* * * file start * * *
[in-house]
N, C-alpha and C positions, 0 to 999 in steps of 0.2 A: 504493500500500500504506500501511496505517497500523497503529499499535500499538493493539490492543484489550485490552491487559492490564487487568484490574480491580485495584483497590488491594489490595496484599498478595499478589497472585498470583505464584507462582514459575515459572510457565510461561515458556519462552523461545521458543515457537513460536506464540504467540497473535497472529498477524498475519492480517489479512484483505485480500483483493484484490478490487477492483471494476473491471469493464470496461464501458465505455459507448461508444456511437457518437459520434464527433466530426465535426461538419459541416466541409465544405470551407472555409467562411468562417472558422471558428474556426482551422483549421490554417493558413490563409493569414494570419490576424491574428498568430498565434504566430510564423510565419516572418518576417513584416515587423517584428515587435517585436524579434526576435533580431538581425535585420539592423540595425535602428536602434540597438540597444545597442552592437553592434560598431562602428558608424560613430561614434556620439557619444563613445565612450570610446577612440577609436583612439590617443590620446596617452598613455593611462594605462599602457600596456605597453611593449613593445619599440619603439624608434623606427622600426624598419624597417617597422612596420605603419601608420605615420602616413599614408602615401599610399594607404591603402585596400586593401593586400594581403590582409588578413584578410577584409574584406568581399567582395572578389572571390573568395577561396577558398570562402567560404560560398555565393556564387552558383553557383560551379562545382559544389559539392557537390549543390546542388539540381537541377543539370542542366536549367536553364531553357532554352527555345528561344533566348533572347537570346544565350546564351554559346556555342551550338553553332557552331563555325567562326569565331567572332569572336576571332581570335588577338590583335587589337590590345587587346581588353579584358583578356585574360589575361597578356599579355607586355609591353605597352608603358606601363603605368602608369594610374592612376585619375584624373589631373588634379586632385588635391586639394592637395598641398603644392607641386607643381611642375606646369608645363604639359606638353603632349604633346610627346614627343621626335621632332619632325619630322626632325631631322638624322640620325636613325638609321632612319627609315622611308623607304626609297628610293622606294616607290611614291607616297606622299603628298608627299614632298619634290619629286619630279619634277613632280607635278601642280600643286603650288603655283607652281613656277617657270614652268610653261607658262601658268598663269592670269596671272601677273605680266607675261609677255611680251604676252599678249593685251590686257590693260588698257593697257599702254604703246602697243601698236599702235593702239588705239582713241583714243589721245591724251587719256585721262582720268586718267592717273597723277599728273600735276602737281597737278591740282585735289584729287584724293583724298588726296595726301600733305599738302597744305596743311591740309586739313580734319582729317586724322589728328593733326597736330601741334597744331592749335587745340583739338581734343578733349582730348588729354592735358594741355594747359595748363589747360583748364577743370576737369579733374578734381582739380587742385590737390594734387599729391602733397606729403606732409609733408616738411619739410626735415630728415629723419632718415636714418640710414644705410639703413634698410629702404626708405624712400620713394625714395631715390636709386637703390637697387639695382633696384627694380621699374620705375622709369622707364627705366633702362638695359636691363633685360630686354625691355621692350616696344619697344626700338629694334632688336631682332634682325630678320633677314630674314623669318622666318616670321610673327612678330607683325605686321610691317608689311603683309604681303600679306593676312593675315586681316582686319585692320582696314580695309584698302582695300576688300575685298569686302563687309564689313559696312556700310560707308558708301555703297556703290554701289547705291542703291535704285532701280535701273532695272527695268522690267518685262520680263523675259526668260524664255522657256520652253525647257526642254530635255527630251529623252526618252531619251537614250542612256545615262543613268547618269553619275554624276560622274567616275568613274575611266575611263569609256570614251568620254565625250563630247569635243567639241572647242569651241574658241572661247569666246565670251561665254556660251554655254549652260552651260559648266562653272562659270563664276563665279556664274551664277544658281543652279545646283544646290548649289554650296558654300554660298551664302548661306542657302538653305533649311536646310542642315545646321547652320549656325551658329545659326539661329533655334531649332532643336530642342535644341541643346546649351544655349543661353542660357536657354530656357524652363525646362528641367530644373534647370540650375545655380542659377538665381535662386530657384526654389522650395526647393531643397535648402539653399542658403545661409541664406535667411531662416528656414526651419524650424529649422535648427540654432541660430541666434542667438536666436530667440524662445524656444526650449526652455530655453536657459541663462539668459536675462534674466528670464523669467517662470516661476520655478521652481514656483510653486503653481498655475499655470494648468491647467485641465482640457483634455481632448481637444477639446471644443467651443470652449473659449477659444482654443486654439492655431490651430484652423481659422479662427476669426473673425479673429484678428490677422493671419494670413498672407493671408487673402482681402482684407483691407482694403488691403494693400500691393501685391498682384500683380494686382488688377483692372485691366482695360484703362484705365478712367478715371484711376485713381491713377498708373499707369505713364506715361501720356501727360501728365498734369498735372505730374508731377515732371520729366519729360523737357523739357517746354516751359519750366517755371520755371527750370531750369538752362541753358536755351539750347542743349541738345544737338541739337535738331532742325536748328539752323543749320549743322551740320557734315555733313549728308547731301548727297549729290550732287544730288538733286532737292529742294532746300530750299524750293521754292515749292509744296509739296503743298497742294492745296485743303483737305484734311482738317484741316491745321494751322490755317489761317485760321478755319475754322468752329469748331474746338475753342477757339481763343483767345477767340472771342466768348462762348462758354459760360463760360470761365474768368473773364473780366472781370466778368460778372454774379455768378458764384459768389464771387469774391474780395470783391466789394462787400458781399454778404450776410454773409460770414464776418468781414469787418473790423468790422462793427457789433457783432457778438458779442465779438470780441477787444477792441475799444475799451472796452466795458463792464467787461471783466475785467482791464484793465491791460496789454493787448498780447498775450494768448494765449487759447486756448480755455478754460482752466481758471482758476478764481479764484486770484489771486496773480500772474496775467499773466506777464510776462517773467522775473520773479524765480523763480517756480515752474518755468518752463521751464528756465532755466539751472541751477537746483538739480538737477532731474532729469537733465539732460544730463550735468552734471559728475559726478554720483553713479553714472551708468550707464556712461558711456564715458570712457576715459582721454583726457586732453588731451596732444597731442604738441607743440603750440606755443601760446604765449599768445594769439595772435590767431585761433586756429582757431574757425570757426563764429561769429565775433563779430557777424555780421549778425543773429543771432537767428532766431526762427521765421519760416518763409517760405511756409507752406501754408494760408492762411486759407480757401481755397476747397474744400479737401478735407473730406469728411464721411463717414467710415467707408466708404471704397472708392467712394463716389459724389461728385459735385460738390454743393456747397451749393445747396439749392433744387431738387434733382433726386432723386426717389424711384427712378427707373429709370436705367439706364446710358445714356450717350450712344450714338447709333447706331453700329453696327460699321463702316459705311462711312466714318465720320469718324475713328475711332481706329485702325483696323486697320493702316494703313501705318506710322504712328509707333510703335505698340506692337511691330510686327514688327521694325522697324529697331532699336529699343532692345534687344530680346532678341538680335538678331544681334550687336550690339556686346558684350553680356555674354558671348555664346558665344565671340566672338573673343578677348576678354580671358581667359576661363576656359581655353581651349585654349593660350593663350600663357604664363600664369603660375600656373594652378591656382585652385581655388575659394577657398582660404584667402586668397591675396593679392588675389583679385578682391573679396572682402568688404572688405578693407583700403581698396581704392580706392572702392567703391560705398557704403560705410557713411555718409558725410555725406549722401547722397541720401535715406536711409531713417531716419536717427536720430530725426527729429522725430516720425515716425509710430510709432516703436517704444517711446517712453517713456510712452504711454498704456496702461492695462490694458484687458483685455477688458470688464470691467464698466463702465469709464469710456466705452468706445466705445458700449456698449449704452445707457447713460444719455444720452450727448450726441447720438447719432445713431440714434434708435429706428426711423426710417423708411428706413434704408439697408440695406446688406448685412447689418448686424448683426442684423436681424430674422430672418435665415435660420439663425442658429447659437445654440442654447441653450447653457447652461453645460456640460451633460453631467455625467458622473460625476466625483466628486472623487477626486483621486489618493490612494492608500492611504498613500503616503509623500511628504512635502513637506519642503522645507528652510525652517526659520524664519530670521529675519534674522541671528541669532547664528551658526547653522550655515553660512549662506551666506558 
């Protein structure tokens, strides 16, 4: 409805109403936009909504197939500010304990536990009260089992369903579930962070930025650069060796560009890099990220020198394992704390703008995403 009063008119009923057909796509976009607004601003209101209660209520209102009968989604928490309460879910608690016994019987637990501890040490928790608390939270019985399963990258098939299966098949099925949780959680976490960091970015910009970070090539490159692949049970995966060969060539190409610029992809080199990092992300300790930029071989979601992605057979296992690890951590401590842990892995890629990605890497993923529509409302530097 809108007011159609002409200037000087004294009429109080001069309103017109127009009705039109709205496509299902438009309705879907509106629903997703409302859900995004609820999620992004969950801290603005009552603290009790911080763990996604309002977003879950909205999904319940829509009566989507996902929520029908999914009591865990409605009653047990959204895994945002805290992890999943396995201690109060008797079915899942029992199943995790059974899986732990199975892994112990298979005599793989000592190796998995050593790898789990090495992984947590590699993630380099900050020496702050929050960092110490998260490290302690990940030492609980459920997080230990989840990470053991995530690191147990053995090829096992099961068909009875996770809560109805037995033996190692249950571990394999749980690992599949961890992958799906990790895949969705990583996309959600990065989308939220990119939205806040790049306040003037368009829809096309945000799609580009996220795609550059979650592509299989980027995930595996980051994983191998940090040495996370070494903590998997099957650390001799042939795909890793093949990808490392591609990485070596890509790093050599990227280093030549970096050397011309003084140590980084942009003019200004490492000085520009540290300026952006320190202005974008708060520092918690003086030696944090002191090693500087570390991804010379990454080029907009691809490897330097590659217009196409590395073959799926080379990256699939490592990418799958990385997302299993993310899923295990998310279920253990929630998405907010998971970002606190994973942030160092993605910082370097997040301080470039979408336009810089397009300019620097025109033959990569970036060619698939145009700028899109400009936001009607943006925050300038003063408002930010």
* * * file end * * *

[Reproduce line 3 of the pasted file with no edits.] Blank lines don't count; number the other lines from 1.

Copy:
């Protein structure tokens, strides 16, 4: 409805109403936009909504197939500010304990536990009260089992369903579930962070930025650069060796560009890099990220020198394992704390703008995403 009063008119009923057909796509976009607004601003209101209660209520209102009968989604928490309460879910608690016994019987637990501890040490928790608390939270019985399963990258098939299966098949099925949780959680976490960091970015910009970070090539490159692949049970995966060969060539190409610029992809080199990092992300300790930029071989979601992605057979296992690890951590401590842990892995890629990605890497993923529509409302530097 809108007011159609002409200037000087004294009429109080001069309103017109127009009705039109709205496509299902438009309705879907509106629903997703409302859900995004609820999620992004969950801290603005009552603290009790911080763990996604309002977003879950909205999904319940829509009566989507996902929520029908999914009591865990409605009653047990959204895994945002805290992890999943396995201690109060008797079915899942029992199943995790059974899986732990199975892994112990298979005599793989000592190796998995050593790898789990090495992984947590590699993630380099900050020496702050929050960092110490998260490290302690990940030492609980459920997080230990989840990470053991995530690191147990053995090829096992099961068909009875996770809560109805037995033996190692249950571990394999749980690992599949961890992958799906990790895949969705990583996309959600990065989308939220990119939205806040790049306040003037368009829809096309945000799609580009996220795609550059979650592509299989980027995930595996980051994983191998940090040495996370070494903590998997099957650390001799042939795909890793093949990808490392591609990485070596890509790093050599990227280093030549970096050397011309003084140590980084942009003019200004490492000085520009540290300026952006320190202005974008708060520092918690003086030696944090002191090693500087570390991804010379990454080029907009691809490897330097590659217009196409590395073959799926080379990256699939490592990418799958990385997302299993993310899923295990998310279920253990929630998405907010998971970002606190994973942030160092993605910082370097997040301080470039979408336009810089397009300019620097025109033959990569970036060619698939145009700028899109400009936001009607943006925050300038003063408002930010």